Table of Contents Author Guidelines Submit a Manuscript
Case Reports in Pathology
Volume 2012 (2012), Article ID 579245, 3 pages
http://dx.doi.org/10.1155/2012/579245
Case Report

Malignant Fibrous Histiocytoma of the Breast: A Case Report

1Laboratory of Histology and Embryology, Aristotle University of Thessaloniki School of Medicine, 54006 Thessaloniki, Greece
2Department of Pathology, Geniki Kliniki, 54645 Thessaloniki, Greece
3Department of Obstetrics and Gynaecology, Geniki Kliniki, 54645 Thessaloniki, Greece

Received 6 December 2011; Accepted 15 January 2012

Academic Editor: S. Shousha

Copyright © 2012 Dimosthenis Miliaras and Emmanouel Konstantinides. This is an open access article distributed under the Creative Commons Attribution License, which permits unrestricted use, distribution, and reproduction in any medium, provided the original work is properly cited.

Abstract

This paper concerns a case of Malignant Fibrous Histiocytoma (MFH) of the Breast in a 73-years-old woman. A lump was found in her right breast, measuring 1.7 cm in diameter. Surgical excision followed, and pathology revealed a highly atypical spindle cell tumor. Immunohistochemistry along the histological features, excluded the possibility of carcinoma, malignant phyllodes tumor, or another type of pure sarcoma. There was no history of previous irradiation in the region. MFH is among the rarest types of sarcoma of the breast, and most of the times behaves aggressively. Excision with wide, free-of-tumor margins is the most effective treatment, when feasible.

1. Introduction

The most common malignant tumor of the breast is by far the invasive carcinoma of the ductal or lobular type. In contrast, sarcomas are rare and may be primary or metastatic, and pure or fibroepithelial, that is, malignant phyllodes tumor. The frequency of breast sarcomas in total is less than 1% of all the malignant tumors of the breast [1, 2]. Pure sarcomas could be angiosarcomas, osteosarcomas, liposarcomas, leiomyosarcomas, fibrosarcomas, rhabdomyosarcomas, dermatofibrosarcomas protuberans or malignant fibrous histiocytomas [3, 4]. Among them angiosarcoma is known to be the most frequent sarcoma type of the breast, while malignant fibrous histiocytoma (MFH) seems to be one of the rarer types. Breast sarcomas mostly appear in the fourth and fifth decade of life. Mean age is around 40 years old [4]. Gradually progressive swelling is the commonest presenting feature. Herein we describe the characteristics of a case with MFH of the breast with early detection.

2. Case Report

The present case concerned a white female, 73 years old. A lump was found by clinical examination in her right breast. On mammography the tumor was 1.7 cm in diameter and appeared as relatively circumscribed lesion. She was operated upon for this lump, and she had intraoperative frozen sections. The latter revealed a high-grade malignant tumor. A wide excision of the tumor along with ipsilateral axillary fat dissection followed. 25 Lymph nodes, 0.9–0.3 cm in diameter, were removed from the axillary fat. Paraffin sections showed a tumor composed of spindle cells, arranged in interlacing fascicles (Figure 1). Neoplastic cells presented pleomorphic nuclei, giant cell forms, and many and atypical mitoses. Malignant cells were infiltrating between pre-existing benign ducts in the periphery of the tumor (Figure 2). No intraepithelial lesion in the intratumor or the adjacent breast ducts was detected. Subsequently, immunohistochemistry was performed using an automated streptavidin-biotin method (Benchmark GX, Ventana Medical Systems, Tuscon, AZ, USA) in order to identify the origin of the tumor cells. The following antibodies were used: broad spectrum keratins (clone: AE1/AE3, dilution 1 : 50, Dako, Glostrup, Denmark), desmin (clone: es-der1, dilution 1 : 100, Newcastle upon Tyne, UK), a-smooth muscle actin (clone: asm1, dilution 1 : 50, Novocastra), CD34 (clone: Qbend, dilution 1 : 50, Dako), S-100 protein (clone: pol, dilution 1 : 400, Dako), CD68 (clone: KP-1, dilution 1 : 100, Dako), vimentin (clone: V9, dilution 1 : 100, Novocastra), estrogen receptor (clone: GF11, dilution 1 : 40, Novocastra), progesterone receptor (clone: 636, dilution 1 : 40, Dako), and HER2/neu (clone: CB11, dilution 1 : 100, Dako). Concurrently, for each antibody a positive and a negative control were carried out. Diaminobenzidine (DAB) was used as chromogen, and hematoxylin as counterstain. All of the above antibodies presented a negative reaction in the tumor cells, except CD68 (Figure 3) and vimentin. The surgical margins of the specimen were widely free of tumor. All removed axillary lymph nodes were also free of tumor. The histologic features described above, along with the immunohistochemical profile of the tumor rendered a diagnosis of malignant fibrous histiocytoma. No signs of distant metastases in the lungs or other organs were found in the postoperative investigation with the use of various imaging modalities (CT scan, MRI, Bone scan). Since the tumor was small (stage T1c, N0, M0), and widely excised, it was decided that no further treatment is necessary. Today the patient, 12 months after surgery, is alive and well with no evidence of recurrence of the disease.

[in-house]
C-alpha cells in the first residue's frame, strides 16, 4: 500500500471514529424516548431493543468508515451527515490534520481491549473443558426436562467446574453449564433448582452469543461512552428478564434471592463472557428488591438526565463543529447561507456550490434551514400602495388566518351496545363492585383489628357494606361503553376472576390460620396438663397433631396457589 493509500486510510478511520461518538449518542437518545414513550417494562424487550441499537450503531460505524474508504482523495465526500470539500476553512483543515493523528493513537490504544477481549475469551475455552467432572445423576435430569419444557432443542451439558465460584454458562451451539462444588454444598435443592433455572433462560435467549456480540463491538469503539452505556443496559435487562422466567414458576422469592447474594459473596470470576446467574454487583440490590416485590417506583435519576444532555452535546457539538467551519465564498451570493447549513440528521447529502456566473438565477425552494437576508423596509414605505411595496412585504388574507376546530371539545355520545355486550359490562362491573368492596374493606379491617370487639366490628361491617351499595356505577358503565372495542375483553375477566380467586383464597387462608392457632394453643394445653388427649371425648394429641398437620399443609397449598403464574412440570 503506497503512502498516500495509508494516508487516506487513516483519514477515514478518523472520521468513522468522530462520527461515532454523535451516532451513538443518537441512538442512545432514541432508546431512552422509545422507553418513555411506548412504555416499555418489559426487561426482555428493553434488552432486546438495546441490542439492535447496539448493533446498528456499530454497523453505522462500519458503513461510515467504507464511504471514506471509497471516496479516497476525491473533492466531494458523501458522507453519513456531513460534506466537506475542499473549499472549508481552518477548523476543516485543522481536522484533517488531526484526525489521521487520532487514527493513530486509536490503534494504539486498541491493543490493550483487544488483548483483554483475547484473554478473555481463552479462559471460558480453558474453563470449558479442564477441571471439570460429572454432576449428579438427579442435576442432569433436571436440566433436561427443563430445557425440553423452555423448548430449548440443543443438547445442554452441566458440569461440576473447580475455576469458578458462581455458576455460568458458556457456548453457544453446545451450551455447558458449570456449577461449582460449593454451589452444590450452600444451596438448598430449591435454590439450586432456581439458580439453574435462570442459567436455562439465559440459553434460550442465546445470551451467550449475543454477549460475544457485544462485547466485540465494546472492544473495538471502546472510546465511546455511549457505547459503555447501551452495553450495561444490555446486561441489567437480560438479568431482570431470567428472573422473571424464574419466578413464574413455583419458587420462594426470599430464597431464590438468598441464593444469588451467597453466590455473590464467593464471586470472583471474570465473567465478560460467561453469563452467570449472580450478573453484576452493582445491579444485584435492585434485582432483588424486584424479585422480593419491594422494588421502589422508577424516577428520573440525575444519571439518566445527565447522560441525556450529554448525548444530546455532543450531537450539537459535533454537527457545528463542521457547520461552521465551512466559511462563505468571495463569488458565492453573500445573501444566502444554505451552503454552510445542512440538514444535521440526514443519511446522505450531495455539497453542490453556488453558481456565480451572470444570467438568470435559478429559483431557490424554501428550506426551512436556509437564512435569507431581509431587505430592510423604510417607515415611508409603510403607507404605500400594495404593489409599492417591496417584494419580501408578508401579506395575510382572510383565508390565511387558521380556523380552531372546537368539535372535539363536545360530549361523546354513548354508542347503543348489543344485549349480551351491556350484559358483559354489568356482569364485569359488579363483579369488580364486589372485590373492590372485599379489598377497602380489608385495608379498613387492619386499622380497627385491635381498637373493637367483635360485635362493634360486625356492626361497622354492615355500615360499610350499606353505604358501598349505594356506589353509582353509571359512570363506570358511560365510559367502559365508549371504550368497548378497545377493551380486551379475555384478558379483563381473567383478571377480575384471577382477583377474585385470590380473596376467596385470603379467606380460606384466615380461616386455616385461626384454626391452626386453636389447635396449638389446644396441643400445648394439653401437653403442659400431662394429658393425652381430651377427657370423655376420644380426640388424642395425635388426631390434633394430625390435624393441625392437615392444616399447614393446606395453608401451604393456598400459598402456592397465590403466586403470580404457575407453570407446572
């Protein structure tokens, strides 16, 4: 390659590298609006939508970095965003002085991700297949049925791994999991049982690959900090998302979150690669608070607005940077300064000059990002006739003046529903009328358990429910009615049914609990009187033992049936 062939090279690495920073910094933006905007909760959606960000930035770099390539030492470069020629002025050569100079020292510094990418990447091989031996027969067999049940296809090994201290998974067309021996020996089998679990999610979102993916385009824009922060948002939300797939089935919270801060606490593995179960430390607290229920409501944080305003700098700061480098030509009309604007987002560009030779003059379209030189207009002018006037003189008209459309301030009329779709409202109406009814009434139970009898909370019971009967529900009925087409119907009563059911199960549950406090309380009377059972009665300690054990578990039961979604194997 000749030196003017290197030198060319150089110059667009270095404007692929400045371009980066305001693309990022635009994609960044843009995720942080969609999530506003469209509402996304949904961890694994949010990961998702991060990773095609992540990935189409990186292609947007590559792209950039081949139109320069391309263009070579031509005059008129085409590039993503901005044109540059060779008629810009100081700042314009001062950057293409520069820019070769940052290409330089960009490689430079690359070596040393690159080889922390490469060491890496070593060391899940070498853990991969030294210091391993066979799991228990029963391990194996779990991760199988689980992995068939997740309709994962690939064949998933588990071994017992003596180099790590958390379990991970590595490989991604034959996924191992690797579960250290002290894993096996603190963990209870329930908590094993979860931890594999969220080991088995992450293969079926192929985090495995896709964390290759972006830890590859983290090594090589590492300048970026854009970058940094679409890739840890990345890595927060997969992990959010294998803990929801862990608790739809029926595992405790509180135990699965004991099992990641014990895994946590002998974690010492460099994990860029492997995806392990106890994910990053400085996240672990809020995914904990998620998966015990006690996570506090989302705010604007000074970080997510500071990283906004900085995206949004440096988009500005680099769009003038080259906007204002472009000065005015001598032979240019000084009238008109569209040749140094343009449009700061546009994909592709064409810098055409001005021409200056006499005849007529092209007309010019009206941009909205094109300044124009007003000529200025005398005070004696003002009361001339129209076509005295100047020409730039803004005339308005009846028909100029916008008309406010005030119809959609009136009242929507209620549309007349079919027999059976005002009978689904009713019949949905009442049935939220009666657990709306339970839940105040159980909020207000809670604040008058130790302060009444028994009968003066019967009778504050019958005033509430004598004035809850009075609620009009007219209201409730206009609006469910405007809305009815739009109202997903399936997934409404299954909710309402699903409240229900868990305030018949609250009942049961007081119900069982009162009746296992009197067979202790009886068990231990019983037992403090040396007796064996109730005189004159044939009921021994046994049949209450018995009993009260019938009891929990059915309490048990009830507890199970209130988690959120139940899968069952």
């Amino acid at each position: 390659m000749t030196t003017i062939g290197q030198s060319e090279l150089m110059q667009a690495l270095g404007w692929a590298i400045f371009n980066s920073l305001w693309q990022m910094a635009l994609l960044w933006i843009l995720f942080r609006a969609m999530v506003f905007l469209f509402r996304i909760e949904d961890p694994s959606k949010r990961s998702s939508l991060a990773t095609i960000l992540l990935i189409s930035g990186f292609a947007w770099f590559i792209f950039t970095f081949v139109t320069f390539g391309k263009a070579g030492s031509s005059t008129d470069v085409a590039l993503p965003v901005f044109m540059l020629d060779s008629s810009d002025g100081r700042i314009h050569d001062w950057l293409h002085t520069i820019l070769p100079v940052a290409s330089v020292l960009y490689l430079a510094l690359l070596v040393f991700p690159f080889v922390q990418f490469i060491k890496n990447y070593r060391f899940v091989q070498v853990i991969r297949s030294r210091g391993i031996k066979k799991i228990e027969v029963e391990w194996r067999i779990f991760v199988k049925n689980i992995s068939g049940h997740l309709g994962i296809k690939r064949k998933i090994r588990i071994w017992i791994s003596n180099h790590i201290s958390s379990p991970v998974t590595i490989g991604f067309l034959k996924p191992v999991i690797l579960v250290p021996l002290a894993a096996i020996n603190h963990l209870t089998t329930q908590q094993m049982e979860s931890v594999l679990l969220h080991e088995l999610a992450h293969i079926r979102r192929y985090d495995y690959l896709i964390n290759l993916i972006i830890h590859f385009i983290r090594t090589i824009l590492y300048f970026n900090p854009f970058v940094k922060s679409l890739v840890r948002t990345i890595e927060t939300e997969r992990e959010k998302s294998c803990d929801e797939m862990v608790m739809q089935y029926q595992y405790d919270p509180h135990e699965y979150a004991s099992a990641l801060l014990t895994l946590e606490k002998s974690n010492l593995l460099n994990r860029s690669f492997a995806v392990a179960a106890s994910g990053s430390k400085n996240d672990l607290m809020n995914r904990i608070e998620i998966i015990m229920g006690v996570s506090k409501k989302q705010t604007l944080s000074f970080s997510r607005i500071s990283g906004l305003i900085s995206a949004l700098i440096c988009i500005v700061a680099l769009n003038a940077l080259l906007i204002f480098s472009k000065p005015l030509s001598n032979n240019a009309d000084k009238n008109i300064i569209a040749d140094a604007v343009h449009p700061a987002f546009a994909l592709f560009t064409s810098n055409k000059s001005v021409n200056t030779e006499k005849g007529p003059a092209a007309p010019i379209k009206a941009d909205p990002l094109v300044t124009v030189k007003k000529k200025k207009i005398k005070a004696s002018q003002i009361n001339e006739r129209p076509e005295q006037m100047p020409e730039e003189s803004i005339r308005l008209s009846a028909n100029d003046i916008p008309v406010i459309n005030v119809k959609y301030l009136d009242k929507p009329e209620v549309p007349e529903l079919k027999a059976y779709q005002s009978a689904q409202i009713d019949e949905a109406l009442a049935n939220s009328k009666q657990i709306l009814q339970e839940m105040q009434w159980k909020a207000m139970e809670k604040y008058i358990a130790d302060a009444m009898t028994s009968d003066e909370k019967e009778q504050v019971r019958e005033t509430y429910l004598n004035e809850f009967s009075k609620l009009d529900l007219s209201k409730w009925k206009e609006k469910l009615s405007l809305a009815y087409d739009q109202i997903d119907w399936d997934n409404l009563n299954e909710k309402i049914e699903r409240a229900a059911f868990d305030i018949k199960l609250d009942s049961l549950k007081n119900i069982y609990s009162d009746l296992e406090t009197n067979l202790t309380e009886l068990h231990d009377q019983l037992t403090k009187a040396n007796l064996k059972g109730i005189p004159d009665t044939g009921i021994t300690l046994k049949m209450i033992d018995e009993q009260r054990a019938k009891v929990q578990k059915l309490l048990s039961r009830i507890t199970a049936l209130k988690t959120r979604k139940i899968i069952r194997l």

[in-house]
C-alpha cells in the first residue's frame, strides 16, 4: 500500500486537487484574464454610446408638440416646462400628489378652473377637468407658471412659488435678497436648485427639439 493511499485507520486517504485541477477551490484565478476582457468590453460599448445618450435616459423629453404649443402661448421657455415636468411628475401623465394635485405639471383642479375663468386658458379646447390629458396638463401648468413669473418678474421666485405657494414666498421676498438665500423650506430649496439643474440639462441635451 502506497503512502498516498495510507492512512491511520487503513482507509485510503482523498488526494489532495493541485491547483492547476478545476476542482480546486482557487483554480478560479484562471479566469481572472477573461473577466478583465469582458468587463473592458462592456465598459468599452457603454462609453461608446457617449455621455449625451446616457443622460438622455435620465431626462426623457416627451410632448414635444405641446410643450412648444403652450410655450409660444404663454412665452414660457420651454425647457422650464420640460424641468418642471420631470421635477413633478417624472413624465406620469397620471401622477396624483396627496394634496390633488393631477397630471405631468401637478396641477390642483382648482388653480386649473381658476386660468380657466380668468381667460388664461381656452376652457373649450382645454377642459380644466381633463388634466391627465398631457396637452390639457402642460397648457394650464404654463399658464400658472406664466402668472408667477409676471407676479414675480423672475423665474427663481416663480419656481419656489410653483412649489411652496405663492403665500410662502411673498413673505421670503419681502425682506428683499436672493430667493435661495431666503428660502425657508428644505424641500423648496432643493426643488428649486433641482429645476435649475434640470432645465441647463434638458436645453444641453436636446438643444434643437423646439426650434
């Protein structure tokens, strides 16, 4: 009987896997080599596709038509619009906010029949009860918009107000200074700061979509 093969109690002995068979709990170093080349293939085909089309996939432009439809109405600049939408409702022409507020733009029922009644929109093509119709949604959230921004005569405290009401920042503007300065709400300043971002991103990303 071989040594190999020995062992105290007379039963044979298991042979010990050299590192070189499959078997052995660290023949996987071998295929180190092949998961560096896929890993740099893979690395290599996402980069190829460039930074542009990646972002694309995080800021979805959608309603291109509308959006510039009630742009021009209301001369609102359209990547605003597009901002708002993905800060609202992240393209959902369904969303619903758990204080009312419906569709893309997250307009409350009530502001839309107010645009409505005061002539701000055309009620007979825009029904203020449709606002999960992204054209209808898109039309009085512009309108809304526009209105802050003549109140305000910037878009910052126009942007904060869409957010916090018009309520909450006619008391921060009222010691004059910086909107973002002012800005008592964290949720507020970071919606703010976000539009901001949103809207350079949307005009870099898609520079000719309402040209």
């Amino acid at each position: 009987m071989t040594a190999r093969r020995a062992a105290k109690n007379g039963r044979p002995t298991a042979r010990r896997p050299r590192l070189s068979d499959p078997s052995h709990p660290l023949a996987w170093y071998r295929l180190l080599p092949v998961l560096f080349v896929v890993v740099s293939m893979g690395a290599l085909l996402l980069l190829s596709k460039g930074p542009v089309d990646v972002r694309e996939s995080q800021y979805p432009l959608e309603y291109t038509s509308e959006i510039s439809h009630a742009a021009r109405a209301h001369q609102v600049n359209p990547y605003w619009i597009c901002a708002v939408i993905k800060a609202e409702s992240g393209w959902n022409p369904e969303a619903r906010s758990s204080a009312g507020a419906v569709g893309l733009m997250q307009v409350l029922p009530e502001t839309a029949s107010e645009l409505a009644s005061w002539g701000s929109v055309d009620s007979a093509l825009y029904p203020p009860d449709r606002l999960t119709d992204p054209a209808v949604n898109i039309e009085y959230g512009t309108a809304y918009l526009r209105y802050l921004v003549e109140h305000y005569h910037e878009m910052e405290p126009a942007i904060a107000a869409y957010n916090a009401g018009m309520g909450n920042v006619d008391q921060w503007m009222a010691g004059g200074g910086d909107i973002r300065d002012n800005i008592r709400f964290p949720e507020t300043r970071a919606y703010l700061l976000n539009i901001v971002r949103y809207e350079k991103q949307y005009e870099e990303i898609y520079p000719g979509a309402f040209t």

579245.fig.001
Figure 1: Highly atypical spindle cells arranged in fascicles, and presenting brisk mitotic activity (H&E, ×400).
579245.fig.002
Figure 2: A remaining breast duct in the periphery of the tumor, immunoreactive to keratins AE1/AE3, surrounded by compactly arranged malignant cells, negative to keratins (DAB/Hematoxylin, ×400).
579245.fig.003
Figure 3: Many cancer cells are moderately to strongly positive to CD68 (DAB/Hematoxylin, ×400).

3. Discussion

The most recent WHO fascicle on the classification of malignant tumors of the breast and female genital tract does not include MFH in the sarcoma types that could grow in the breast [5]. This exemplifies the rarity of this kind of tumor in the breast. Approximately 50 such cases have been reported in the literature thus far [14, 614]. This is contrast to other sites, and especially the soft tissues, where generally malignant fibrous histiocytoma is considered to be one of the most common sarcomas. Male breast may also develop malignant fibrous histiocytoma [15]. Many breast sarcomas, and especially angiosarcoma, arise frequently after radiotherapy [3]. Malignant fibrous histiocytomas may also develop in the breast after radiation therapy for breast carcinoma [13], while many reported cases seem to appear de novo [2, 712].